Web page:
“It wah terrible,” he says chewing on a bone. “Ra-ta-tat these rebels just killing, stealing cars and property, bodies piled in the streets of Monrovia. I went and hid in the Nigerian Embassy.”
I ask him if the guns have all been handed in and whether the rebels had all been integrated into society. “Yes,” he says, “The UN collected the guns and now without the guns the rebels have no power and we have forgiven them, despite the fact that they’ve killed my mother.”
Sitting on one of our camp chairs, a panga in his hand, Thomas gives me a broad smile. The Liberians we meet are just so friendly and optimistic. They are so sick of war and the only thing to hang onto is the belief that things will improve in the future. I guess when you’ve had it so bad it’s the only way forward.
We give Thomas a mosquito net to be shared with his wife and small boy. Ross helps him with some fishing line and hooks, there are big catfish in the river. We leave him some clothing and a little money – what a lovely man.
The sun comes out and the mud road improves as we head for Buchanan and the capital city of Monrovia. We’re pushing it. First, second and up into third and then back down into first or low ratio difflock for the next mud hole or plank bridge, clutch, accelerator, breaks – the Landies go through absolute hell. Sweat drips through onto the khaki Melvill and Moon seat covers. We pull into the jungle for lunch.
“Remembaah my name – it’s Paatrick,” says a bare chested hunter with a grin as he proudly shows us the antelope. “Just caught it in a traap! Get me one a day, sell whole body for 700 Liberties.” Blood drips from the animal’s nose. “Don’t look,” I say to Mashozi as she and Anna dish up sweet corn, bananas, local bread and some sardines from the tailgate of the Land Rover. “How long to Monrovia?,” I shout to Patrick as he walks away with the antelope hanging over his shoulder, panga in his hand. “Can take you a month, roads bhaad mon! Rainy season.” Monrovia here we come – will keep you posted.
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War torn Monrovia with little Providence Island under the bridge
We’ve survived the mud road to Monrovia, capital city of Liberia. Never seen so many UN vehicles and peace keepers in all my life. The US Embassy has taken over Mamba Point, razor wire and security everywhere.
We meet Mr Sekou Cisse who heads up the Vestergaard PermaNet operation in Liberia, Sierra Leone and Guinea. They are the people who we are drawing tens of thousands of life saving mosquito nets funded by the various expedition sponsors who care for Africa. The shocking statistic is that for every minute of every day and night two African babies die from the bloodsucking bite of the female anopheles mosquito and these war torn countries are crying out for help. We meet with the head of the National Malaria Control Programme, radio, press and TV are present – all curious about the story of a South African humanitarian expedition tracking the outside edge of Africa through 33 countries and bringing help to war torn Liberia.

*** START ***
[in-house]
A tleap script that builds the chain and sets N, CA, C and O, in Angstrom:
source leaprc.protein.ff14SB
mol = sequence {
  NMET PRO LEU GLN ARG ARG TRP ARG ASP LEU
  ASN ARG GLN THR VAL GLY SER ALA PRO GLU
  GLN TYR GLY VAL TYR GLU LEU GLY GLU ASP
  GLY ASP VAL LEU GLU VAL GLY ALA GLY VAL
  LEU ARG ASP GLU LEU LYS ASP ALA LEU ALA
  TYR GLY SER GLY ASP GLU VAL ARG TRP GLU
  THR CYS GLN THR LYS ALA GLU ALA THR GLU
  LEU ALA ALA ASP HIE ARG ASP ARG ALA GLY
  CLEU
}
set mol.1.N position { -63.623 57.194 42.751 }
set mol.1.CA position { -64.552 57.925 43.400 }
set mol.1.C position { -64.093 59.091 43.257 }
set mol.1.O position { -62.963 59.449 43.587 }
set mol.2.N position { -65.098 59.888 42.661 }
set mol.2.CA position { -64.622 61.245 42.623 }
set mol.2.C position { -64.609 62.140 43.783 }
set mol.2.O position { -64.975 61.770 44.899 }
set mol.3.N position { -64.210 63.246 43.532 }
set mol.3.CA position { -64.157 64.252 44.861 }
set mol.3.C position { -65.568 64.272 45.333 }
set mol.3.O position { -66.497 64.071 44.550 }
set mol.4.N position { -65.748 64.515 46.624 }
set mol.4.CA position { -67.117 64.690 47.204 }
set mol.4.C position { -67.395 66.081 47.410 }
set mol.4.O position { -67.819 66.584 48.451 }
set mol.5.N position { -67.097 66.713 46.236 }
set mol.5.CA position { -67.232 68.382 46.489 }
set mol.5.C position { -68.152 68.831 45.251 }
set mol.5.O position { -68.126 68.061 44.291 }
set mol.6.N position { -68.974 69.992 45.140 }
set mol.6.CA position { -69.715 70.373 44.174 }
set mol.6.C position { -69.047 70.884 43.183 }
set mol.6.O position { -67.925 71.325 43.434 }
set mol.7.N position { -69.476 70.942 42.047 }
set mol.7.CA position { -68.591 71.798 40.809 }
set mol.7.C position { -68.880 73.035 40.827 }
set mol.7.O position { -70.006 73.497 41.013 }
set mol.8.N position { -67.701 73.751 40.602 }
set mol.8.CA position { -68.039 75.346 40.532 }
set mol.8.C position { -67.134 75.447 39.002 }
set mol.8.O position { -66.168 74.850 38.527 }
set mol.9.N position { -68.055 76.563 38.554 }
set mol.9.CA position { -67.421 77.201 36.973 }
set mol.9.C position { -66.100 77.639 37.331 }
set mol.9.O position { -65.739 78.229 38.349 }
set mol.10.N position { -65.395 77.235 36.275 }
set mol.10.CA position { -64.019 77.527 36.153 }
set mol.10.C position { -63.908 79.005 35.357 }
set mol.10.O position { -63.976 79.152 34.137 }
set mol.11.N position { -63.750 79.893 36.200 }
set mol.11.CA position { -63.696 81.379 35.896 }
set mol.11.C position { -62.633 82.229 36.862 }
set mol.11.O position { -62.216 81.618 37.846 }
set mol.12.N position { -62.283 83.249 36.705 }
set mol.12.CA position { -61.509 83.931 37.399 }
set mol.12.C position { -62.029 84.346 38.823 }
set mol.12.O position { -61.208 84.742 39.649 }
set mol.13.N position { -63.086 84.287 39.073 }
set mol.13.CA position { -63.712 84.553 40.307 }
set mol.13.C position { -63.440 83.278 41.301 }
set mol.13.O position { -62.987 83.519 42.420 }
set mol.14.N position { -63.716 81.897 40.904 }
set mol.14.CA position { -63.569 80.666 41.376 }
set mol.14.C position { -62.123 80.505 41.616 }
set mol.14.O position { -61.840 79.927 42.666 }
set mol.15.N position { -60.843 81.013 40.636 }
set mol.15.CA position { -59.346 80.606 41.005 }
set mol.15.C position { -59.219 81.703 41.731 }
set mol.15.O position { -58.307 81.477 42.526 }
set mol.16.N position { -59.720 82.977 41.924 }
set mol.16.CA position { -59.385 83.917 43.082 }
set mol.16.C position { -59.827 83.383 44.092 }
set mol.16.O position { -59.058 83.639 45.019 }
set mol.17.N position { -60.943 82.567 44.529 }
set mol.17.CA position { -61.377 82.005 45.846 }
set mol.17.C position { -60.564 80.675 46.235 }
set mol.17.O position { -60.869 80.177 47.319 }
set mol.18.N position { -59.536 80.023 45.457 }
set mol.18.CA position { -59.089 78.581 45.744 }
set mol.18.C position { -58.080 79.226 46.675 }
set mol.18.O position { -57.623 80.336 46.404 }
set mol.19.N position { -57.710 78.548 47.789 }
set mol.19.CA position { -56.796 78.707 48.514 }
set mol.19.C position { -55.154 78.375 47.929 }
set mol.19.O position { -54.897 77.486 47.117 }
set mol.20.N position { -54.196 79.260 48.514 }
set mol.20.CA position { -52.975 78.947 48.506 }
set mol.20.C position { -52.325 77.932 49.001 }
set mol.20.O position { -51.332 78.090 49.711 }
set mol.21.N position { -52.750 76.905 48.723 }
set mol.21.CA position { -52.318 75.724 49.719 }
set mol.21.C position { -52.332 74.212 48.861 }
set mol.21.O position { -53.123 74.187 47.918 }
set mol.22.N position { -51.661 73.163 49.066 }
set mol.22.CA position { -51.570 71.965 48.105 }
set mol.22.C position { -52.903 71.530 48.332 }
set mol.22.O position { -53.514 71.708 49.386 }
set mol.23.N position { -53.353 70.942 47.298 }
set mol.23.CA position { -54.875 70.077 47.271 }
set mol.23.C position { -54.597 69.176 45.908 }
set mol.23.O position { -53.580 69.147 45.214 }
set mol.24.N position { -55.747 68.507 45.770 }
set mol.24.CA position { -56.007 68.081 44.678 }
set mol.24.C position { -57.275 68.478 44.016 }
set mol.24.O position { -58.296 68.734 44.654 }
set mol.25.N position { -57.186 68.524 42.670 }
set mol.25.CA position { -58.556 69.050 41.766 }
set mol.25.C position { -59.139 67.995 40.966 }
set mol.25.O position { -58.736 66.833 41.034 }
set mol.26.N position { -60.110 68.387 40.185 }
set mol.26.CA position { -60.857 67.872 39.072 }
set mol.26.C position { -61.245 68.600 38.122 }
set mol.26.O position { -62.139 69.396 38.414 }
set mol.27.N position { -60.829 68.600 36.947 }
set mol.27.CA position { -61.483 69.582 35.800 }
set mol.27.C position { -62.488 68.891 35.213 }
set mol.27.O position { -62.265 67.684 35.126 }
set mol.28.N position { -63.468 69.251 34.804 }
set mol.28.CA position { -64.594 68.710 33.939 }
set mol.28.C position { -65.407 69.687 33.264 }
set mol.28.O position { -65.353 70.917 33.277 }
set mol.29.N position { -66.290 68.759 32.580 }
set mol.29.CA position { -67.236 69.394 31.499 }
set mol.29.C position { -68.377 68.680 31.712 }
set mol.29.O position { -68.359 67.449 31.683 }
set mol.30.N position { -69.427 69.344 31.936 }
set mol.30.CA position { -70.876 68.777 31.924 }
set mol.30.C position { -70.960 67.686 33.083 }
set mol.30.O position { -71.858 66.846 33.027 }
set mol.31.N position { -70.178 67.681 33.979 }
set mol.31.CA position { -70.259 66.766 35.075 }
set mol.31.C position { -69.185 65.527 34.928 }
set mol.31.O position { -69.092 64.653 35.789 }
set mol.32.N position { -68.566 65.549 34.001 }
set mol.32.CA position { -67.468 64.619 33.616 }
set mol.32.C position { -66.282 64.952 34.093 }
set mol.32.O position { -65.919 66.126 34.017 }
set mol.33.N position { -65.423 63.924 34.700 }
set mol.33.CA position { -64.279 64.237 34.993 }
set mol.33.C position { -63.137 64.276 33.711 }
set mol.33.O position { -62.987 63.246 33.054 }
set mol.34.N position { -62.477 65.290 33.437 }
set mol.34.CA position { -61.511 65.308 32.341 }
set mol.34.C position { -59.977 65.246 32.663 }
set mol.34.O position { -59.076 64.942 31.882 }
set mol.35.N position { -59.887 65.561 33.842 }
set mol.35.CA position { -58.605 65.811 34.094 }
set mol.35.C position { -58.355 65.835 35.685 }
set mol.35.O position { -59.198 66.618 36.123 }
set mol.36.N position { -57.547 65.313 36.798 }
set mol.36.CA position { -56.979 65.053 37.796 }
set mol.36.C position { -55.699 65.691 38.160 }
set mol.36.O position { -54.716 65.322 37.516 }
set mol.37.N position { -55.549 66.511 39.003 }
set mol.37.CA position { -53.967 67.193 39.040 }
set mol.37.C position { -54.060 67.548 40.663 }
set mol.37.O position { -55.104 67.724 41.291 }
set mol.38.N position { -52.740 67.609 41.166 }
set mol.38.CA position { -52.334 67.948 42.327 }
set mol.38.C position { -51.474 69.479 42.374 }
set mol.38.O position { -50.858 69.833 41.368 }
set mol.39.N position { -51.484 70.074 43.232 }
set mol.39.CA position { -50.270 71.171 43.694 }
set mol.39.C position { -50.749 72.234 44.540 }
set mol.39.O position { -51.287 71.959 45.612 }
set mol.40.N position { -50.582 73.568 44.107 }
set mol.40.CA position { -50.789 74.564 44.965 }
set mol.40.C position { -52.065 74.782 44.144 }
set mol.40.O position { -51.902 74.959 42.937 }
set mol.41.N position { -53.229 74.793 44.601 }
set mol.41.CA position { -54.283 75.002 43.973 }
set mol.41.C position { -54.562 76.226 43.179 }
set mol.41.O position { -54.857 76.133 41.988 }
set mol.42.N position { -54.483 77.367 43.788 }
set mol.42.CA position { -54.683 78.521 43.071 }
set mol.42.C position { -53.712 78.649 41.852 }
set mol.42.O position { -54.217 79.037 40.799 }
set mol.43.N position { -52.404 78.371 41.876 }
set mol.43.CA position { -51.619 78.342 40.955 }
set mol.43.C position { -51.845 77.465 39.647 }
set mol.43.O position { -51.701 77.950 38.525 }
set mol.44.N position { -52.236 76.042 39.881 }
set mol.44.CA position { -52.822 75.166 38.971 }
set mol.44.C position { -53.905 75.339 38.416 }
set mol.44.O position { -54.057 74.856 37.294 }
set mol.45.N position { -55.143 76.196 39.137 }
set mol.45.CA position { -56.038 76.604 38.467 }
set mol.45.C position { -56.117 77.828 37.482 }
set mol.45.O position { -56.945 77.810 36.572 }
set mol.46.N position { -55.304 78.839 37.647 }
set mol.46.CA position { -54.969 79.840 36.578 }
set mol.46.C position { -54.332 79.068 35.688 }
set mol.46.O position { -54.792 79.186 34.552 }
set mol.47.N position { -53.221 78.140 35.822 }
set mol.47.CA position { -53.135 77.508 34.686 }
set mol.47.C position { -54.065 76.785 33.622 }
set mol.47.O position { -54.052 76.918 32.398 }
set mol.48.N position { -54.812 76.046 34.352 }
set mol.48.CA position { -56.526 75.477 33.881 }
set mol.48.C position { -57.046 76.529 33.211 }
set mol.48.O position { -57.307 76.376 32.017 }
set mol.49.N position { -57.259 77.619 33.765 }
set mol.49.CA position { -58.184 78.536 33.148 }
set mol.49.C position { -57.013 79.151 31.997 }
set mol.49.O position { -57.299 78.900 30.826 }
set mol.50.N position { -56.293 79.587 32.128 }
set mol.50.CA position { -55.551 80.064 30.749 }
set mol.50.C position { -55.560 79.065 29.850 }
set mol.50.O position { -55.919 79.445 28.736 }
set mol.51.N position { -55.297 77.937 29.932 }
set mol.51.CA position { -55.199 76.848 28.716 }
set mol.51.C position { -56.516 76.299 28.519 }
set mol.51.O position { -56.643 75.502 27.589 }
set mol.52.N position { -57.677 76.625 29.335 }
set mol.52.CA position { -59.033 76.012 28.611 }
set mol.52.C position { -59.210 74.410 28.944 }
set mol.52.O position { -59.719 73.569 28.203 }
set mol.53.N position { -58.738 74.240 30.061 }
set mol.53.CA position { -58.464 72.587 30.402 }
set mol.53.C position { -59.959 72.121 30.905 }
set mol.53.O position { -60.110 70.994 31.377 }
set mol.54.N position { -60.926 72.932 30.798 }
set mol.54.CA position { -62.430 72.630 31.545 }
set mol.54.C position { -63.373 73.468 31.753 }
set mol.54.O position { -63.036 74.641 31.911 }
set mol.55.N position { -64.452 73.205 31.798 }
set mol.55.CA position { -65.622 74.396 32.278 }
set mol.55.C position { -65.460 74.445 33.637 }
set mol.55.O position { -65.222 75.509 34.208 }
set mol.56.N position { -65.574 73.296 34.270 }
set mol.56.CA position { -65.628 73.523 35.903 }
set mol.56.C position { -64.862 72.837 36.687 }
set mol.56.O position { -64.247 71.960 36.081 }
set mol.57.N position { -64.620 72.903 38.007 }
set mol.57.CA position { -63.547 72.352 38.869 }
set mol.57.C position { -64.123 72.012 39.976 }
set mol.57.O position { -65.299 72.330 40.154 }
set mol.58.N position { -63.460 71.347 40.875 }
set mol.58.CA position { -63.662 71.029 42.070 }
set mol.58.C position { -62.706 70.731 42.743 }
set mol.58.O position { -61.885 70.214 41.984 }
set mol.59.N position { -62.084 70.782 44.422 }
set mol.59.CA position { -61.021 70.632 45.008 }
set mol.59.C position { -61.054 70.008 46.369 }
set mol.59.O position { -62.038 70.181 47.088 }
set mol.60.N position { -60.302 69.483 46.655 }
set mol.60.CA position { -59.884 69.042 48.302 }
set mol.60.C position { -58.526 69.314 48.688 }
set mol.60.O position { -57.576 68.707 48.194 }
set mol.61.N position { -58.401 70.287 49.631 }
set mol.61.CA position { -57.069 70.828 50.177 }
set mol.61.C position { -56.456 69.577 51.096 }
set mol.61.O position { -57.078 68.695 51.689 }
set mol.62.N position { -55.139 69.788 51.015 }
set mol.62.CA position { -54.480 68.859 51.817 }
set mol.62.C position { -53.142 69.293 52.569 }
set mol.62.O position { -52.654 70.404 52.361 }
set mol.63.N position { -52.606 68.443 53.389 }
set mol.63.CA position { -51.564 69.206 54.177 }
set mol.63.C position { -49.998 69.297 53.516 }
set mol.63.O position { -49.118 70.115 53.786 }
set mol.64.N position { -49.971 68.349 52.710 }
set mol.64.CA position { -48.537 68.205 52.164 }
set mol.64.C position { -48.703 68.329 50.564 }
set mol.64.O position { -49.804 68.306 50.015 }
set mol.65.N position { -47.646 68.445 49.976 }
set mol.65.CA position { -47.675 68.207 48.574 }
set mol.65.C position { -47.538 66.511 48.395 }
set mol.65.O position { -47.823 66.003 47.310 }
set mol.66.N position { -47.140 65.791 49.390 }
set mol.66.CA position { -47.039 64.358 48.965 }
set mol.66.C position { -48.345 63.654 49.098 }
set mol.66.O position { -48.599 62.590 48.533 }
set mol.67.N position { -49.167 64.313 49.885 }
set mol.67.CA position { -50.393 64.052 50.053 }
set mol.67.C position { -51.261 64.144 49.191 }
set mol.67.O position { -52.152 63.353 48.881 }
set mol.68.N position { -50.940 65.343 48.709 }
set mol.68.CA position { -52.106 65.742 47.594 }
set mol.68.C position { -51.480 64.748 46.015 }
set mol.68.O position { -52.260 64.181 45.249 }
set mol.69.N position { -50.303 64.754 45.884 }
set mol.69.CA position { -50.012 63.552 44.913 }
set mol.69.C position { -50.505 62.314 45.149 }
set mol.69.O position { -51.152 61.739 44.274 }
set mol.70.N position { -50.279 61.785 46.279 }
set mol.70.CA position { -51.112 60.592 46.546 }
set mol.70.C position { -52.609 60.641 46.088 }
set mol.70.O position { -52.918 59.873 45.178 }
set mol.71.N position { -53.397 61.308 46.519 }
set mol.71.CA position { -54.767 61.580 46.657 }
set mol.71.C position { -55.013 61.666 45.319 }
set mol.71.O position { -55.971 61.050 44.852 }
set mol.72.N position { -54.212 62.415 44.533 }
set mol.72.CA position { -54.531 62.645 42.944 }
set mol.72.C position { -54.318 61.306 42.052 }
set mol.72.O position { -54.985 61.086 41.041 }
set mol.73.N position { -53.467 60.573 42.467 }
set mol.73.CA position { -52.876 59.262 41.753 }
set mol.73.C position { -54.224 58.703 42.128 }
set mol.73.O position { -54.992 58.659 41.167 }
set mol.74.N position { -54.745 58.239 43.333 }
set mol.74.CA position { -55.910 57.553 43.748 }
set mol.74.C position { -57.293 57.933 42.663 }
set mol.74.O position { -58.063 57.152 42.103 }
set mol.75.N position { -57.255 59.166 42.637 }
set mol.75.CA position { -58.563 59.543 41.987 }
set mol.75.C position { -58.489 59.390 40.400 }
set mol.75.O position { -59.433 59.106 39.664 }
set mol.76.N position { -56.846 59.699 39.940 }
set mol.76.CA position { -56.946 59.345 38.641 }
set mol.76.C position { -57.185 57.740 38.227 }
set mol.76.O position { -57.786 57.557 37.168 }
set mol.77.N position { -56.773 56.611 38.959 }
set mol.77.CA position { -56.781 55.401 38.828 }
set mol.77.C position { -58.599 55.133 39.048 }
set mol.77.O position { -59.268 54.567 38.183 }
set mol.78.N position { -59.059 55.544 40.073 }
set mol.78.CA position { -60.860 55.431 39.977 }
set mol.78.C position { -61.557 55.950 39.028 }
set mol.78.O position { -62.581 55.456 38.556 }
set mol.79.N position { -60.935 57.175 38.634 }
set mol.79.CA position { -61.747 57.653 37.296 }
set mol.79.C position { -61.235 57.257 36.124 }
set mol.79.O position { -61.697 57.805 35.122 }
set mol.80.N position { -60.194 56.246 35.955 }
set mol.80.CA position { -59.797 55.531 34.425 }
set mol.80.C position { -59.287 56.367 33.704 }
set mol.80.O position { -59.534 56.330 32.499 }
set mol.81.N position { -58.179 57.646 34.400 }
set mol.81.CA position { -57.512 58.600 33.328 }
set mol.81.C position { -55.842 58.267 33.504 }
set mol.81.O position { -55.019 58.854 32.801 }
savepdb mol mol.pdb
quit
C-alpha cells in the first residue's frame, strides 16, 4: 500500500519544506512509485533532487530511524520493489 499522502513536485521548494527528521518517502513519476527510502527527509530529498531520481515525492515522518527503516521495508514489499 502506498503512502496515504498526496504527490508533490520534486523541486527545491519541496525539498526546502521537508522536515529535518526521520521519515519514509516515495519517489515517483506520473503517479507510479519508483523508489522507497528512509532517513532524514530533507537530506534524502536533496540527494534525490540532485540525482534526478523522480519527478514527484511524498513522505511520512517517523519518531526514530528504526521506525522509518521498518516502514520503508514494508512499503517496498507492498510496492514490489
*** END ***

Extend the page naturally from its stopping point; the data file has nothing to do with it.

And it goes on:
Later that day we climb to the top of the bullet holed shell of the multi storied Ducor Palace Hotel – before the war this was one of the most prestigious hotels on the West Coast of Africa – the flotsam and jetsam of war have been moved out and all that remains is graffiti, old clothes and endless views over a city that struggles to shake off the mantle of war.
Sekou points over to Providence Island, to the place where freed slaves from America first landed before settling in Liberia.
“It’s crazy,” says Sekou. “This tiny minority of freed African slaves with American names who brought with them the Bible, guns, a smattering of American education and ruled over the African majority for nearly 100 years. We were colonised by our own people, and this started the revolution. So it was no wonder that when Sergeant Doe took the government ministers and shot them on the beach, that the people danced on the street. But then Liberia turned on itself and it was the beginning of the end.”
He looked at me sadly. They were just kids, the rebels. Cocaine rubbed into razor blade cuts in their foreheads. They would tell you. “Hey old man, fall like a palm tree.” And so at attention with your hands to your side respected members of society were made to fall backwards onto the concrete. “If you put out a hand to save yourself you were shot dead. If you fell straight like a chopped off palm tree the back of your head would hit the concrete and you’d die on the street.”
Crazy on booze and drugs they would grab a pregnant girl “Boy child or girl child,” they would debate before cutting her stomach open for the answer – horrible! “I don’t know what get into them,” says Sekou with tears in his eyes. “It’s all so crazy.”
And so we leave the streets of Monrovia and head up the coast for Sierra Leone, stopping at a little school to give each child a life saving mosquito net. They dance and sing and wave the blue packaged nets in the air – malaria is rife here.
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without three Landies to help each other we could be stuck in Liberia till the end of the rainy season…